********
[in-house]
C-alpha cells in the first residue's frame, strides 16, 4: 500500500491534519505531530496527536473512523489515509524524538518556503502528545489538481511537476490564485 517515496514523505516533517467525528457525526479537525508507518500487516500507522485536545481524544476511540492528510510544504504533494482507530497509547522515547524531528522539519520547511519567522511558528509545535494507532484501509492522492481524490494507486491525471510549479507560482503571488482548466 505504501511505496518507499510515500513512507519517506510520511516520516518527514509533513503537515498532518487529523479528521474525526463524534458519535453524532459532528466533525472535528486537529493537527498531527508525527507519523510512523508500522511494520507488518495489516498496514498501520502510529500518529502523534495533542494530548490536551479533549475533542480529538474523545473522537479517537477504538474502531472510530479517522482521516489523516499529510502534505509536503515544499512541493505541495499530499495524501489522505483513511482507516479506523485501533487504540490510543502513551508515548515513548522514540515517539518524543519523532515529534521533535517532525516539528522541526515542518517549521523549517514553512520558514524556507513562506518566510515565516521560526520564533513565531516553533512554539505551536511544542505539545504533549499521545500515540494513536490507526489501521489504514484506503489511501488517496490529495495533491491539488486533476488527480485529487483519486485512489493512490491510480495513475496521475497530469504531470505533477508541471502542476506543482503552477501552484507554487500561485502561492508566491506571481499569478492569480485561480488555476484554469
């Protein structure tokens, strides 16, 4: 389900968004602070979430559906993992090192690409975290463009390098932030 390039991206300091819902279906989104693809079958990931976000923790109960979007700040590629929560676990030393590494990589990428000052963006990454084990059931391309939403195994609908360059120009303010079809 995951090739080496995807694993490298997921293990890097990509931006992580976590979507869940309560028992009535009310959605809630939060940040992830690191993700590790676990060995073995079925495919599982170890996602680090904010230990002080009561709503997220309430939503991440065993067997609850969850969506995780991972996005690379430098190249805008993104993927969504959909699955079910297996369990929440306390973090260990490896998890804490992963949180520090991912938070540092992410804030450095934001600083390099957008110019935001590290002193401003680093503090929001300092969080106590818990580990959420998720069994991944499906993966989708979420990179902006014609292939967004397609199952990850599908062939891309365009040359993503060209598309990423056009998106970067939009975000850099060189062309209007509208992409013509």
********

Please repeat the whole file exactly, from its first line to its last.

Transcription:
[in-house]
C-alpha cells in the first residue's frame, strides 16, 4: 500500500491534519505531530496527536473512523489515509524524538518556503502528545489538481511537476490564485 517515496514523505516533517467525528457525526479537525508507518500487516500507522485536545481524544476511540492528510510544504504533494482507530497509547522515547524531528522539519520547511519567522511558528509545535494507532484501509492522492481524490494507486491525471510549479507560482503571488482548466 505504501511505496518507499510515500513512507519517506510520511516520516518527514509533513503537515498532518487529523479528521474525526463524534458519535453524532459532528466533525472535528486537529493537527498531527508525527507519523510512523508500522511494520507488518495489516498496514498501520502510529500518529502523534495533542494530548490536551479533549475533542480529538474523545473522537479517537477504538474502531472510530479517522482521516489523516499529510502534505509536503515544499512541493505541495499530499495524501489522505483513511482507516479506523485501533487504540490510543502513551508515548515513548522514540515517539518524543519523532515529534521533535517532525516539528522541526515542518517549521523549517514553512520558514524556507513562506518566510515565516521560526520564533513565531516553533512554539505551536511544542505539545504533549499521545500515540494513536490507526489501521489504514484506503489511501488517496490529495495533491491539488486533476488527480485529487483519486485512489493512490491510480495513475496521475497530469504531470505533477508541471502542476506543482503552477501552484507554487500561485502561492508566491506571481499569478492569480485561480488555476484554469
């Protein structure tokens, strides 16, 4: 389900968004602070979430559906993992090192690409975290463009390098932030 390039991206300091819902279906989104693809079958990931976000923790109960979007700040590629929560676990030393590494990589990428000052963006990454084990059931391309939403195994609908360059120009303010079809 995951090739080496995807694993490298997921293990890097990509931006992580976590979507869940309560028992009535009310959605809630939060940040992830690191993700590790676990060995073995079925495919599982170890996602680090904010230990002080009561709503997220309430939503991440065993067997609850969850969506995780991972996005690379430098190249805008993104993927969504959909699955079910297996369990929440306390973090260990490896998890804490992963949180520090991912938070540092992410804030450095934001600083390099957008110019935001590290002193401003680093503090929001300092969080106590818990580990959420998720069994991944499906993966989708979420990179902006014609292939967004397609199952990850599908062939891309365009040359993503060209598309990423056009998106970067939009975000850099060189062309209007509208992409013509």